Active volcanoes / Aktive vulkaner:

Submarine volcano Kolumbos, Santorini, Greece
COLOMBO BANK    ikke ferdig enda

Map of the Kolumbo submarine crater and other submarine cones on the north-east trending Kolumbo volcano-tectonic rift.
Figure courtesy of Haraldur Sigurdsson, Steven Carey, Matina Alexandir and Katy Croff.

Kolumbo (or Kolumbos, Colombo) volcano is an active submarine volcano located 8 km NE of Santorini Island
in the Aegean Sea. The volcano forms an elliptical SW-NE elongated 3 km wide cone with a 500 m deep and
1.5 km wide crater, whose rim's highest parts rise to 18-15 m beneath sea level.
The crater floor, in particular in its northern part, contains a large and very active high-temperature fumarole field.

The crater of Kolumbo volcano is a small caldera which could have (at least in parts) formed during the volcano's
only known, but very violent last eruption which occurred in 1650 AD.

Extending from the northeast part of Santorini there is a line of about twenty submarine volcanic cones.
By far the largest one is the Kolumbo submarine crater (fig. 1), with a crater that is about 1.5 km in diameter.
Kolumbo was discovered in 1650 AD, when a major explosive eruption broke the ocean surface, sending
destructive pyroclastic surges across the sea to the coast of Santorini. Up to 70 people died on Santorini as a result.
The eruption built up a small white pumice island on the crater rim, but it was quickly destroyed by the ocean waves.

Wednesday, December 28th, 2011
The number of earthquakes beneath Santorini volcano remains at slightly elevated levels. The activity is concentrated
along the volcano-tectonic SW-NE alignment passing through the submarine volcano Kolumbo 8 km to the NE of the
island and the center of the caldera where most volcanic vents in the past hundreds of thousands years of activity at
Santorini were located.

Wednesday, December 14th, 2011
At 19h22 GMT (21h22 local time), a 3.2 earthquake occurred at the little-known submarine volcano Kolumbos
ca. 8 km NE of Santorini, Island, Greece. This marks one of the largest events in recent months.

There is no reason to state that new activity from Santorini or Kolumbus is likely in a foreseeable future but on
the other hand, there are very few data available, unfortunately, to judge the situation.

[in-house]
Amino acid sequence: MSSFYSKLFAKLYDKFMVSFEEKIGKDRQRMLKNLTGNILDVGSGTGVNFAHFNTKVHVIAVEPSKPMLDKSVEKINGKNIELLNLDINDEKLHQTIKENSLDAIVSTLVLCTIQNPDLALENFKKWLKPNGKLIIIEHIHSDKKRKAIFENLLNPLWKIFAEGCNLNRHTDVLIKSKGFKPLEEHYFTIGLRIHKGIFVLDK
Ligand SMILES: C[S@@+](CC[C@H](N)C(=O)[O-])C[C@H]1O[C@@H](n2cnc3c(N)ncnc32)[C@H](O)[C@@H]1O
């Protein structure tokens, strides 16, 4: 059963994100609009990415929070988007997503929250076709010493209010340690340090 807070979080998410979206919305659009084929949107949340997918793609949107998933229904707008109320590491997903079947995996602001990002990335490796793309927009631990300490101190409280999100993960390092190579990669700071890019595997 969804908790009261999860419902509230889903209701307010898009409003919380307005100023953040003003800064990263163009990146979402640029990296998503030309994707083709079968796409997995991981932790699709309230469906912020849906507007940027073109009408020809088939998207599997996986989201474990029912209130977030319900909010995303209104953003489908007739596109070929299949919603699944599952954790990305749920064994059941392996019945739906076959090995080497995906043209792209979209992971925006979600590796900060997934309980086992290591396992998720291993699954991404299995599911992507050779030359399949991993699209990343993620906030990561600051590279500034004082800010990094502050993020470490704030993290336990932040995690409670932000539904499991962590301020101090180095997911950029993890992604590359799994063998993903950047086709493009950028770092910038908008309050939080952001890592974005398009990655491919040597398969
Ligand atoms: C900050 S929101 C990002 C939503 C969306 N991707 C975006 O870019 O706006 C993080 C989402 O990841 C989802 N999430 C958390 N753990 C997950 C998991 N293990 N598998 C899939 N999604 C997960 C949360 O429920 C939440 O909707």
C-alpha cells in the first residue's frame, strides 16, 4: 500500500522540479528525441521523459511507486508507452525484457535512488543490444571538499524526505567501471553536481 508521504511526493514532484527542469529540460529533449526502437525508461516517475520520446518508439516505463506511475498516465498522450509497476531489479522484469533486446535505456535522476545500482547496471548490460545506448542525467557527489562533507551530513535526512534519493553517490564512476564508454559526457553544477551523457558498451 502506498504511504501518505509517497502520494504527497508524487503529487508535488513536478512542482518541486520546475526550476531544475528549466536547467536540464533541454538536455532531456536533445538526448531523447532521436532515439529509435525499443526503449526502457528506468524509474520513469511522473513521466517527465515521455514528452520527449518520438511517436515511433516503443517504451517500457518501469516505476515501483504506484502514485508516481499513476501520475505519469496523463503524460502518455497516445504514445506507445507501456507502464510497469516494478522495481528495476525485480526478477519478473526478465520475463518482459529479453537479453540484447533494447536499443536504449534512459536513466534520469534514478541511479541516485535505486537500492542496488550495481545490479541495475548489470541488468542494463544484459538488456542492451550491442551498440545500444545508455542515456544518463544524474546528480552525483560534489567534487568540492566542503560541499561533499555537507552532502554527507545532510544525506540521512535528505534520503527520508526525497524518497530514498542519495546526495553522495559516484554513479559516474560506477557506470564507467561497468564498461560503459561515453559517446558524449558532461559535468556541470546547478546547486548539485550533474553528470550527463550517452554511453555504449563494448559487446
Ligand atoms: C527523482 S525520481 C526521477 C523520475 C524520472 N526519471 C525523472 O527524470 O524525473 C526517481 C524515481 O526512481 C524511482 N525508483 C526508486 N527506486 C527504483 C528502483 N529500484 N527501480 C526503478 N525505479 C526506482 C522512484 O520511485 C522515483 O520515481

We regret that the Greek monitoring institutes are not publishing more details about the ongoing activity.
Access to important earthquake details such as as their depth, are not published (they are available for earthquakes
in all the other regions in Greece, raising some suspect why not for Santorini...)

Why does this remind me of what is happening on El Hierro at present?

Above info from

From the Thera 2006 Expedition
by Haraldur Sigurdsson,. Steven Carey. Graduate School of Oceanography University of Rhode Island
When "Hercules" reached the bottom, it turned out that the crater floor was entirely covered by a thick blanket of a
bright reddish-orange bacterial mat, which is a good indicator of hydrothermal venting near-by. Further exploration
led to the discovery of a large hydrothermal vent field in the northern part of the crater floor. It consists of hundreds
of hydrothermal vents that are discharging hot fluids, and some are vigorously discharging gases and fluids at
temperatures up to 224°C (figure 3). The deposition of minerals in many of the hydrothermal vents has led to the
construction of chimneys up to 4 m in height. Samples of the vent chimneys were brought up to the surface, and
preliminary analyses show that they are composed of polymetallic sulfide/sulfate. Thus there is a mineral deposit that
is actively growing in the Kolumbo crater today, and it has probably grown entirely during the 356 years that have
passed since the 1650 AD eruption.



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